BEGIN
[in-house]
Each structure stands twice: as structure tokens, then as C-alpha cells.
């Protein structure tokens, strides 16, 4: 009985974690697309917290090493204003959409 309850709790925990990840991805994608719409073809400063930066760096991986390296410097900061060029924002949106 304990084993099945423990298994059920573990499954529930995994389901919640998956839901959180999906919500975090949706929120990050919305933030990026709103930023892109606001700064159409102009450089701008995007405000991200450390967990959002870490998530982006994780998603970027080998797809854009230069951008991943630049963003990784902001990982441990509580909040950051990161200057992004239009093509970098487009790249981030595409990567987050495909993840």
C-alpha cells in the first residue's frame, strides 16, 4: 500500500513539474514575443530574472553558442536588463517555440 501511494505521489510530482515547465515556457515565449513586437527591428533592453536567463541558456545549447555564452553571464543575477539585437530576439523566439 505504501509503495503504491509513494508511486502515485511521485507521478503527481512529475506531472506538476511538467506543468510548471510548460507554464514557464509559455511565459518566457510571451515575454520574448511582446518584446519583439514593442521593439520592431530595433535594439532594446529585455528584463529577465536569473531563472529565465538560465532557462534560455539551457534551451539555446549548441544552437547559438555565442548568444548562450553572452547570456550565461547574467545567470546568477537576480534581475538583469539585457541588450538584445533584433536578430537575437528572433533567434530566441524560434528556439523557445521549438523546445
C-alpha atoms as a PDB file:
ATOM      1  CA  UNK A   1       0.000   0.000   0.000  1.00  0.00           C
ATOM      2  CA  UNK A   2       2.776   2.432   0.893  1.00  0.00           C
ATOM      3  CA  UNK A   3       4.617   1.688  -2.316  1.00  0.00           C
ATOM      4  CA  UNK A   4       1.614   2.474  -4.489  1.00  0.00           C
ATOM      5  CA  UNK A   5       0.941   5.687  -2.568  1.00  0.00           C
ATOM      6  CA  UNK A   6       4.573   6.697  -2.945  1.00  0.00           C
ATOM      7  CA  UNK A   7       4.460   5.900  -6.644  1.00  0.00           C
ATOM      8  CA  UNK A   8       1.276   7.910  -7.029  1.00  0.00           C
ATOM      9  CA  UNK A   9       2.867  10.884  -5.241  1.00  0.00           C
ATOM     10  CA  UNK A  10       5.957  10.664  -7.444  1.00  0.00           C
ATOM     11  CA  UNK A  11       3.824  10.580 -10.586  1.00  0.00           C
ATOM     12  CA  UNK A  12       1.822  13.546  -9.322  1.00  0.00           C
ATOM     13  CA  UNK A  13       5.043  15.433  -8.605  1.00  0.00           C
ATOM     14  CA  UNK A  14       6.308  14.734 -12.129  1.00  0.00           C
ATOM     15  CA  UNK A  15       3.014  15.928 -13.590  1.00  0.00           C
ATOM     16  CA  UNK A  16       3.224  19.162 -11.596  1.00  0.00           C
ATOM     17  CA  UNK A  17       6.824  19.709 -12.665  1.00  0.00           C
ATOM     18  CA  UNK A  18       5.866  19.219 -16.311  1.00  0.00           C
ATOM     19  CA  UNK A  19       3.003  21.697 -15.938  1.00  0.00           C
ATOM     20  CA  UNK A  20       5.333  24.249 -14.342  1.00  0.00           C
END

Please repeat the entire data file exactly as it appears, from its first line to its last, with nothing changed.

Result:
[in-house]
Each structure stands twice: as structure tokens, then as C-alpha cells.
């Protein structure tokens, strides 16, 4: 009985974690697309917290090493204003959409 309850709790925990990840991805994608719409073809400063930066760096991986390296410097900061060029924002949106 304990084993099945423990298994059920573990499954529930995994389901919640998956839901959180999906919500975090949706929120990050919305933030990026709103930023892109606001700064159409102009450089701008995007405000991200450390967990959002870490998530982006994780998603970027080998797809854009230069951008991943630049963003990784902001990982441990509580909040950051990161200057992004239009093509970098487009790249981030595409990567987050495909993840």
C-alpha cells in the first residue's frame, strides 16, 4: 500500500513539474514575443530574472553558442536588463517555440 501511494505521489510530482515547465515556457515565449513586437527591428533592453536567463541558456545549447555564452553571464543575477539585437530576439523566439 505504501509503495503504491509513494508511486502515485511521485507521478503527481512529475506531472506538476511538467506543468510548471510548460507554464514557464509559455511565459518566457510571451515575454520574448511582446518584446519583439514593442521593439520592431530595433535594439532594446529585455528584463529577465536569473531563472529565465538560465532557462534560455539551457534551451539555446549548441544552437547559438555565442548568444548562450553572452547570456550565461547574467545567470546568477537576480534581475538583469539585457541588450538584445533584433536578430537575437528572433533567434530566441524560434528556439523557445521549438523546445
C-alpha atoms as a PDB file:
ATOM      1  CA  UNK A   1       0.000   0.000   0.000  1.00  0.00           C
ATOM      2  CA  UNK A   2       2.776   2.432   0.893  1.00  0.00           C
ATOM      3  CA  UNK A   3       4.617   1.688  -2.316  1.00  0.00           C
ATOM      4  CA  UNK A   4       1.614   2.474  -4.489  1.00  0.00           C
ATOM      5  CA  UNK A   5       0.941   5.687  -2.568  1.00  0.00           C
ATOM      6  CA  UNK A   6       4.573   6.697  -2.945  1.00  0.00           C
ATOM      7  CA  UNK A   7       4.460   5.900  -6.644  1.00  0.00           C
ATOM      8  CA  UNK A   8       1.276   7.910  -7.029  1.00  0.00           C
ATOM      9  CA  UNK A   9       2.867  10.884  -5.241  1.00  0.00           C
ATOM     10  CA  UNK A  10       5.957  10.664  -7.444  1.00  0.00           C
ATOM     11  CA  UNK A  11       3.824  10.580 -10.586  1.00  0.00           C
ATOM     12  CA  UNK A  12       1.822  13.546  -9.322  1.00  0.00           C
ATOM     13  CA  UNK A  13       5.043  15.433  -8.605  1.00  0.00           C
ATOM     14  CA  UNK A  14       6.308  14.734 -12.129  1.00  0.00           C
ATOM     15  CA  UNK A  15       3.014  15.928 -13.590  1.00  0.00           C
ATOM     16  CA  UNK A  16       3.224  19.162 -11.596  1.00  0.00           C
ATOM     17  CA  UNK A  17       6.824  19.709 -12.665  1.00  0.00           C
ATOM     18  CA  UNK A  18       5.866  19.219 -16.311  1.00  0.00           C
ATOM     19  CA  UNK A  19       3.003  21.697 -15.938  1.00  0.00           C
ATOM     20  CA  UNK A  20       5.333  24.249 -14.342  1.00  0.00           C